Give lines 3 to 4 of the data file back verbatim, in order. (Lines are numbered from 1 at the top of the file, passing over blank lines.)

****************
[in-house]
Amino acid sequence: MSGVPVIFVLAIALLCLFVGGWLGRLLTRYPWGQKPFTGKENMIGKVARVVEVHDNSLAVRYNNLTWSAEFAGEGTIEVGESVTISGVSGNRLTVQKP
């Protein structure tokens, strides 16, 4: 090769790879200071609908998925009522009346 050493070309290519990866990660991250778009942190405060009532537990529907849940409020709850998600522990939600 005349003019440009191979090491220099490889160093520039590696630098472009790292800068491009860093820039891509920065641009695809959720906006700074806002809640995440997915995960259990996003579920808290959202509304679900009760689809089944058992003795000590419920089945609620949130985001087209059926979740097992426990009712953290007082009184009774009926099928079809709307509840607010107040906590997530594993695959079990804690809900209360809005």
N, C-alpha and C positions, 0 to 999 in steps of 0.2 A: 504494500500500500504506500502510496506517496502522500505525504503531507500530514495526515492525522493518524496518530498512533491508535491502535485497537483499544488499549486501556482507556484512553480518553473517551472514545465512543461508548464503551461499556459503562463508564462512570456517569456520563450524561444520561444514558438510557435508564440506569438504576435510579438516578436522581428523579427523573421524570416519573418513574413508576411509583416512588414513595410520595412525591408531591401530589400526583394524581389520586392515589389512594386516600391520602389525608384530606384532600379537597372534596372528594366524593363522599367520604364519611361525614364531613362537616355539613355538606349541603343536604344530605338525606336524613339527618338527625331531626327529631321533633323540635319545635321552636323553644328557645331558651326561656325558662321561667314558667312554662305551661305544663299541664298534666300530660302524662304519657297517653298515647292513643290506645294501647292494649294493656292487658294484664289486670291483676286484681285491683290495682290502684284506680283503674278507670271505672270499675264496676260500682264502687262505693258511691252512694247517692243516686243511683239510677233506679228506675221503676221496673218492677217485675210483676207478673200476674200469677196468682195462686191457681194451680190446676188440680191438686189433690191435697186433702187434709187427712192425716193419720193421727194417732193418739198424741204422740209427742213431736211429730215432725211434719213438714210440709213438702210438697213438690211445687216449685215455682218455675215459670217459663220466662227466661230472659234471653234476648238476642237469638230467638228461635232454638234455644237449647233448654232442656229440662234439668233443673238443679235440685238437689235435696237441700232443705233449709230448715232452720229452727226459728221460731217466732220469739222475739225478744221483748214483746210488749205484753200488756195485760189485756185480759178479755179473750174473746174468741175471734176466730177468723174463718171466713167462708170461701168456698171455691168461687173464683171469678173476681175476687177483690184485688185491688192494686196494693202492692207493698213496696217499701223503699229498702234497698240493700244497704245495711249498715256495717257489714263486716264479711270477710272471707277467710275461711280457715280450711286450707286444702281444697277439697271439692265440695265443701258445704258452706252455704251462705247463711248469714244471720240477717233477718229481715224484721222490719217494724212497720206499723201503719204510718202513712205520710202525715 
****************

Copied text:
């Protein structure tokens, strides 16, 4: 090769790879200071609908998925009522009346 050493070309290519990866990660991250778009942190405060009532537990529907849940409020709850998600522990939600 005349003019440009191979090491220099490889160093520039590696630098472009790292800068491009860093820039891509920065641009695809959720906006700074806002809640995440997915995960259990996003579920808290959202509304679900009760689809089944058992003795000590419920089945609620949130985001087209059926979740097992426990009712953290007082009184009774009926099928079809709307509840607010107040906590997530594993695959079990804690809900209360809005």
N, C-alpha and C positions, 0 to 999 in steps of 0.2 A: 504494500500500500504506500502510496506517496502522500505525504503531507500530514495526515492525522493518524496518530498512533491508535491502535485497537483499544488499549486501556482507556484512553480518553473517551472514545465512543461508548464503551461499556459503562463508564462512570456517569456520563450524561444520561444514558438510557435508564440506569438504576435510579438516578436522581428523579427523573421524570416519573418513574413508576411509583416512588414513595410520595412525591408531591401530589400526583394524581389520586392515589389512594386516600391520602389525608384530606384532600379537597372534596372528594366524593363522599367520604364519611361525614364531613362537616355539613355538606349541603343536604344530605338525606336524613339527618338527625331531626327529631321533633323540635319545635321552636323553644328557645331558651326561656325558662321561667314558667312554662305551661305544663299541664298534666300530660302524662304519657297517653298515647292513643290506645294501647292494649294493656292487658294484664289486670291483676286484681285491683290495682290502684284506680283503674278507670271505672270499675264496676260500682264502687262505693258511691252512694247517692243516686243511683239510677233506679228506675221503676221496673218492677217485675210483676207478673200476674200469677196468682195462686191457681194451680190446676188440680191438686189433690191435697186433702187434709187427712192425716193419720193421727194417732193418739198424741204422740209427742213431736211429730215432725211434719213438714210440709213438702210438697213438690211445687216449685215455682218455675215459670217459663220466662227466661230472659234471653234476648238476642237469638230467638228461635232454638234455644237449647233448654232442656229440662234439668233443673238443679235440685238437689235435696237441700232443705233449709230448715232452720229452727226459728221460731217466732220469739222475739225478744221483748214483746210488749205484753200488756195485760189485756185480759178479755179473750174473746174468741175471734176466730177468723174463718171466713167462708170461701168456698171455691168461687173464683171469678173476681175476687177483690184485688185491688192494686196494693202492692207493698213496696217499701223503699229498702234497698240493700244497704245495711249498715256495717257489714263486716264479711270477710272471707277467710275461711280457715280450711286450707286444702281444697277439697271439692265440695265443701258445704258452706252455704251462705247463711248469714244471720240477717233477718229481715224484721222490719217494724212497720206499723201503719204510718202513712205520710202525715 